Stop the DQ this International Women's Day
This Friday is International Women's Day. I'm going to do something counterintuitive and talk about a man. My friend Bruce… in the context of systemic discrimination against women.
Last year I was a member of a planning committee for a fundraising event. The committee wanted to recognize coaching contributions in youth sports. One night I sat at a committee meeting and listened as the coaches being considered were listed. To my astonishment not one of the ten was a woman. When I questioned this, I was told the members of the committee considering candidates couldn’t find a female coach that met the essential criterion: coaching on a volunteer basis in this community for at least thirty years.
I offered up suggestions of a couple of women who I knew had been coaching for many years… I wasn’t sure about 30 years… but many, many, many years. These were amazing women leaders and role models. Both of them were ruled out.
One had spent some of her time coaching in another country and so she was DQ’d by the committee. The other had done her work volunteering as a school coach while also being employed at the school, thus failing to meet the criteria of a volunteer coach. I argued that her coaching took place outside of her employment hours… didn’t matter. Also a DQ.
I was irate. The committee members who developed the criteria had obviously failed to understand that to be inclusive, criteria should be developed around the principals of equity. They had not taken into consideration systemic obstacles that would prevent women from meeting their arbitrary criteria.
Why was this a problem? Well apart from it being unfair, the people at the table on that day failed to recognize the opportunity to acknowledge hard work, mentorship and role modelling by women. They failed to see that the women provided a service of equal value to the men being considered. And, they failed to recognize the crucial role that women like these play inspiring girls to get involved and stay involved in leadership capacities.
Know what the behaviour of this committee was perpetuating? Systemic discrimination. A big theoretical term that means it’s not fair, it’s insidious and it’s institutionalized. It’s all around us. And unless we work harder to do something about it, nothing will change.
Back to Bruce. Did you think he was one of the men at the table that day? Naw. Not Bruce. Never. Bruce and I are unlikely friends who met through girls’ basketball. Our daughters have played together for several years in a club in Surrey - a community where neither of us live but spend plenty of time. Bruce and I have sat side by side on back-breaking bleachers for many hours. Watching and loving girls’ basketball.
On the surface, you wouldn't think Bruce and I have much in common. You see, he's a football guy. He's also deeply involved with his faith. He camps. I am not religious, don’t find anything about football appealing and camping - forget it!. What brings Bruce and I together is our love of our daughters, of watching them play and for me… I love Bruce’s ongoing fight against systemic discrimination against women. Bruce isn't that guy who wears a t-shirt that says I'm an Ally ✊ . He's not that guy who's out at women’s marches. He's not a social media #equality guy.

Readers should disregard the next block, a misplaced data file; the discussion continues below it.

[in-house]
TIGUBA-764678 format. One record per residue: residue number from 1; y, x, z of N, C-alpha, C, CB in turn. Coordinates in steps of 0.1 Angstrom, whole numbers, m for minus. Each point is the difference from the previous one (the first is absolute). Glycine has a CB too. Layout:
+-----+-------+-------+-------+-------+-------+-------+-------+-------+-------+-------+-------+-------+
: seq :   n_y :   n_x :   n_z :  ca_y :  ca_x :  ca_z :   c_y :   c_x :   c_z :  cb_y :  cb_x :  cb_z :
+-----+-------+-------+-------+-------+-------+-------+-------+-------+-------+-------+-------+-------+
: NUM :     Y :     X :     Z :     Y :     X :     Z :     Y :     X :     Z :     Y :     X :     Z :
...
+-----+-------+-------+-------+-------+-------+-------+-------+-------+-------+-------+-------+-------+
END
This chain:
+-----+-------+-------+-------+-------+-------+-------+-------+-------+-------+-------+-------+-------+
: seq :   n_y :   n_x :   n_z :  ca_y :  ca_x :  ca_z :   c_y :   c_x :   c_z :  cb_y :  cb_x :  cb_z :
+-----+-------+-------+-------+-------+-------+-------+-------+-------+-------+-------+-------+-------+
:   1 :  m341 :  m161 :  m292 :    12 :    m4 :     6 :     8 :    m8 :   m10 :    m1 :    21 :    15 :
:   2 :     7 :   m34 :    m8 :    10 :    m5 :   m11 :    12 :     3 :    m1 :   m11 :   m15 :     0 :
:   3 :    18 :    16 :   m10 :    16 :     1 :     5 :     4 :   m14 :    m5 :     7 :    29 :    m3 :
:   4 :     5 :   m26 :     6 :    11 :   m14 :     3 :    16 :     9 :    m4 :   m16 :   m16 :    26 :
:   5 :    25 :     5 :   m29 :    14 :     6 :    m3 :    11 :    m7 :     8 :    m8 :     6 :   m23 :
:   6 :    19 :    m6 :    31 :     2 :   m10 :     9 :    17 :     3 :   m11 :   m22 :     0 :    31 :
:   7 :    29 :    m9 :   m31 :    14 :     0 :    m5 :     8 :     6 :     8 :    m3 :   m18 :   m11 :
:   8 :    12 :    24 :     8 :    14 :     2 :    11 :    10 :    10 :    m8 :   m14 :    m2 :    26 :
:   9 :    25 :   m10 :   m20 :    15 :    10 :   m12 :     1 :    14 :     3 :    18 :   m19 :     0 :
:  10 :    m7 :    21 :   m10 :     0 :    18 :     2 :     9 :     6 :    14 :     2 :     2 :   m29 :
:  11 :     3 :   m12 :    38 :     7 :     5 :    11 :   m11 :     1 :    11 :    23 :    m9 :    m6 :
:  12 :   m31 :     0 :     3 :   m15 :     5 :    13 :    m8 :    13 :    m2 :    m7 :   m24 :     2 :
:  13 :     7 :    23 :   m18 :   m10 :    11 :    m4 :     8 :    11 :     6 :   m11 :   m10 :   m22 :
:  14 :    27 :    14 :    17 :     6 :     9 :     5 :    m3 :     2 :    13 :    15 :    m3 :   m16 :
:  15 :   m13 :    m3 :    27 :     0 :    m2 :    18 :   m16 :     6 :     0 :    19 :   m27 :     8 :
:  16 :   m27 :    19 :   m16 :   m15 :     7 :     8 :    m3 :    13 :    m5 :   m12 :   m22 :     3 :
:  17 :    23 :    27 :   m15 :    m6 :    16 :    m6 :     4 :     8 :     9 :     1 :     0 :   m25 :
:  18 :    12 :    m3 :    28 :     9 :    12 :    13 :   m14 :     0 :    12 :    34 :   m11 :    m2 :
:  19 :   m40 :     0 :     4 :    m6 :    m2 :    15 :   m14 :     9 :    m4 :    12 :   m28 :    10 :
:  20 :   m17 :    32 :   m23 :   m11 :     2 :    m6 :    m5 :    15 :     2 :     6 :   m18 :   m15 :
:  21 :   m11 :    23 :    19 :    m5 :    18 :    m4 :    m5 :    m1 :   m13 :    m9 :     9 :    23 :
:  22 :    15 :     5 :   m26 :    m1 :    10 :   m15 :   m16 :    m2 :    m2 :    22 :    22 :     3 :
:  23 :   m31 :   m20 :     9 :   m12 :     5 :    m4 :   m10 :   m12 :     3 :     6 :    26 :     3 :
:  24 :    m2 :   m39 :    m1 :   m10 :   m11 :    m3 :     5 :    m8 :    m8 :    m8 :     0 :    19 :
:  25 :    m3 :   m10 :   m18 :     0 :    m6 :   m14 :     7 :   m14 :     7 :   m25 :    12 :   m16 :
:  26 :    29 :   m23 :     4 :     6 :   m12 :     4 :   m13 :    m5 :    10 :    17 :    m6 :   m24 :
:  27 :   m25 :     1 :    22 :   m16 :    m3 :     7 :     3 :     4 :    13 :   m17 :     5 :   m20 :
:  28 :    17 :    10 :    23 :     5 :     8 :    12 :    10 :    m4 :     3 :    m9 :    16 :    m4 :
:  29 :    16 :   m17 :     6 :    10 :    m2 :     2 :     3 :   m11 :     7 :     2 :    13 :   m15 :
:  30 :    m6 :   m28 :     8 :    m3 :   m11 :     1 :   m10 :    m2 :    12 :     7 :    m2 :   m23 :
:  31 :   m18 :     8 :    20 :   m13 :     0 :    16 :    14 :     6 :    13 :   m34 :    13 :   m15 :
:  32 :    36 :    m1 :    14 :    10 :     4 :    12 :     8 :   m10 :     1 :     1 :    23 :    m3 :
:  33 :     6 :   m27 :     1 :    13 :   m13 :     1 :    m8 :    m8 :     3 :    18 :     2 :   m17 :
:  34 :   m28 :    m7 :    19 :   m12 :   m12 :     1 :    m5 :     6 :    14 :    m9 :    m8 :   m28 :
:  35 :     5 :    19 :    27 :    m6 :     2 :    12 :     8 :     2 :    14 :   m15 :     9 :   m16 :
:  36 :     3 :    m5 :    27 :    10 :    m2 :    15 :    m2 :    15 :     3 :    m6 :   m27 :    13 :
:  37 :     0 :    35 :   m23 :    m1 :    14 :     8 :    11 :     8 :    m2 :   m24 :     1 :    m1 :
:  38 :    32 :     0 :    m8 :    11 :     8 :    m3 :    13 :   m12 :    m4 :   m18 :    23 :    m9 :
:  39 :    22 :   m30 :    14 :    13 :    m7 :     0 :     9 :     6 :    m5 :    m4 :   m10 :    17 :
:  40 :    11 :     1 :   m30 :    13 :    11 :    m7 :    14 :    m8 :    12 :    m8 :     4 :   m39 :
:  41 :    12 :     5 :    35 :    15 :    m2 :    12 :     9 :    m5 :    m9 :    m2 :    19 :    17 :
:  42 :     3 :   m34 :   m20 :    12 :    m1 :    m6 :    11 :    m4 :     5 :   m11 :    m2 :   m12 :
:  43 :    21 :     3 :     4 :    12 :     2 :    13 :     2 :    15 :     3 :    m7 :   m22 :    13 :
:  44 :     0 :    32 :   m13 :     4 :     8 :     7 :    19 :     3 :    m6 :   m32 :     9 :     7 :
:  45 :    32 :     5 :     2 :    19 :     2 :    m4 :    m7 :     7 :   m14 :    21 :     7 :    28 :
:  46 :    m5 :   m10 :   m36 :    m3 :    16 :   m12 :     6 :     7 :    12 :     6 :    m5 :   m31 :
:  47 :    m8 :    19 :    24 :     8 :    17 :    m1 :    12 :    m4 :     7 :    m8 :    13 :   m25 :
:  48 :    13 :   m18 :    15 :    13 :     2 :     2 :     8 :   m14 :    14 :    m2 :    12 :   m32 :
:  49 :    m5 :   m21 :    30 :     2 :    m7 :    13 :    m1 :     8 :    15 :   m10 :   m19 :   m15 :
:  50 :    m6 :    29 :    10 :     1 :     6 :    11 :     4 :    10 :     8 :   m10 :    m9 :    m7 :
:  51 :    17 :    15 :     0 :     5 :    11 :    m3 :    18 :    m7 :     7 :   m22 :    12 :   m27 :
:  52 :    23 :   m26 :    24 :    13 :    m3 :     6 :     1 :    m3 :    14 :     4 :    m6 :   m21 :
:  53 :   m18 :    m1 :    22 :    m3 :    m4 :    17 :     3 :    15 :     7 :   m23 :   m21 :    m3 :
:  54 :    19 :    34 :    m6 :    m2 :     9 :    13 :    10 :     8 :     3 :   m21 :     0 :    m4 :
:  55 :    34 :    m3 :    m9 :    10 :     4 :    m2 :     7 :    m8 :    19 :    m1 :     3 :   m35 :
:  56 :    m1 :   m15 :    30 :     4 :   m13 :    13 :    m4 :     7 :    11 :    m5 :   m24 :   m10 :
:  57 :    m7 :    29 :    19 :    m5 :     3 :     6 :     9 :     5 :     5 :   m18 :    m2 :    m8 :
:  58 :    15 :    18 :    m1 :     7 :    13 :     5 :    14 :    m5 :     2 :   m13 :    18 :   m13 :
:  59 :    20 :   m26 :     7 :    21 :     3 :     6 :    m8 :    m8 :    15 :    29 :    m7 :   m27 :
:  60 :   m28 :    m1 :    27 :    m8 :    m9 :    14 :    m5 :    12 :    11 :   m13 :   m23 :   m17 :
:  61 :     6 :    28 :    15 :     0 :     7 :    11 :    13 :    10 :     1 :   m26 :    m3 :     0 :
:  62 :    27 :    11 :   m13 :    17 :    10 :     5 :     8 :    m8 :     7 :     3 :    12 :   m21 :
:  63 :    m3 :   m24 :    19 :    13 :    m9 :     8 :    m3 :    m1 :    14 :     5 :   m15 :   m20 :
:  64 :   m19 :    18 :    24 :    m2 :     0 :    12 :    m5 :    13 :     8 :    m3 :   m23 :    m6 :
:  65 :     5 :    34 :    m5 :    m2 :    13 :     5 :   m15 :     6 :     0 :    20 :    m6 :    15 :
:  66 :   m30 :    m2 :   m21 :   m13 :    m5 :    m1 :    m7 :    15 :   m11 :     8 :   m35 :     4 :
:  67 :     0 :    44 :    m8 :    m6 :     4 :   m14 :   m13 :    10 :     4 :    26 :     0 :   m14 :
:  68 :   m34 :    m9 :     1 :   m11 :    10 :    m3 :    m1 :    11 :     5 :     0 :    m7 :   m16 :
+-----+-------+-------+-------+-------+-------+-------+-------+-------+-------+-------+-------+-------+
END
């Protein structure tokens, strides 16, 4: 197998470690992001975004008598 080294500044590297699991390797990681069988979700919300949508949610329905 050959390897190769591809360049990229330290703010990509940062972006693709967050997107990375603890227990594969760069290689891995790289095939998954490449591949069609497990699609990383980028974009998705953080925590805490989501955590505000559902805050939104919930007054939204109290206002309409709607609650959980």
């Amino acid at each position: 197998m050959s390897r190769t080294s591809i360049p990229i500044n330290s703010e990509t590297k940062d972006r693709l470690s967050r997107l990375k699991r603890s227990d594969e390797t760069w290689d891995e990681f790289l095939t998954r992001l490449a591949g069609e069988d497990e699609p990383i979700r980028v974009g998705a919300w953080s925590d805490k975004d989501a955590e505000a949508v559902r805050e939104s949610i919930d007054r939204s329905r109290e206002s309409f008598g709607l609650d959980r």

What Bruce does is much more important. He notices and supports wherever he can. Not because he is performing an act of charity to help the cause of women’s equality. Because he truly values and appreciates women athletes for who they are inherently. Not for how close they are measuring up to men. Bruce could care less about the NBA. The other day I mentioned Klay breaking records for shooting three pointers. He had no idea who I was talking about. Bruce follows NCAA Women's Basketball. He finds it more interesting. He travels to WNBA games with his daughter not to expose her to mentors and women's leadership… well he does that… but he also goes because he truly appreciates the athleticism and competition that’s in front of him. We all need to be a little more like Bruce. This is the stuff of breaking down systemic discrimination.
According to the Canadian Association for the Advancement of Women and Sport and Physical Activity (CAAWS) there is a huge gap in participation.
Only 2% of girls aged 12 – 17 are getting enough physical activity
Only 1/10 of high school girls enrol in optional physical education classes
Only 39% of registered national sport competitors are female
Only 38% of registered national sport recreational members are female
Only 19% of Canadian women participate in sport
These stats suck!
But I’m happy to say I’ve met many amazing women and men like Bruce who are pushing back. Women and men who are working their butts off to mentor and encourage girls and women to participate in sport. In fact, not to just participate but to be leaders. Women and men who are fighting for parity in compensation at the professional level for athletes and coaches.
I’ll bet you’ve met them too. In fact, if you are reading this blog there is a high probability that you are one of them.
Back to Bruce again. This picture was taken last weekend as we sat together watching his daughter compete in the Provincial High School Girls Championship final in front of a sell out crowd. During the game, Bruce leaned over to me and said:
I love it that the officials in this game are women.
I looked at him and said something like oh yeah! but honestly, I hadn’t even noticed. He just smiled. Of course, he noticed. That’s the kind of guy he is and the kind of person we all need to strive to be. When something is working and goes against the grain of systemic injustice let’s notice and celebrate it.
Thank you to you all for what you do… as a mother, daughter, sister, woman, thank you and Happy International Women’s Day.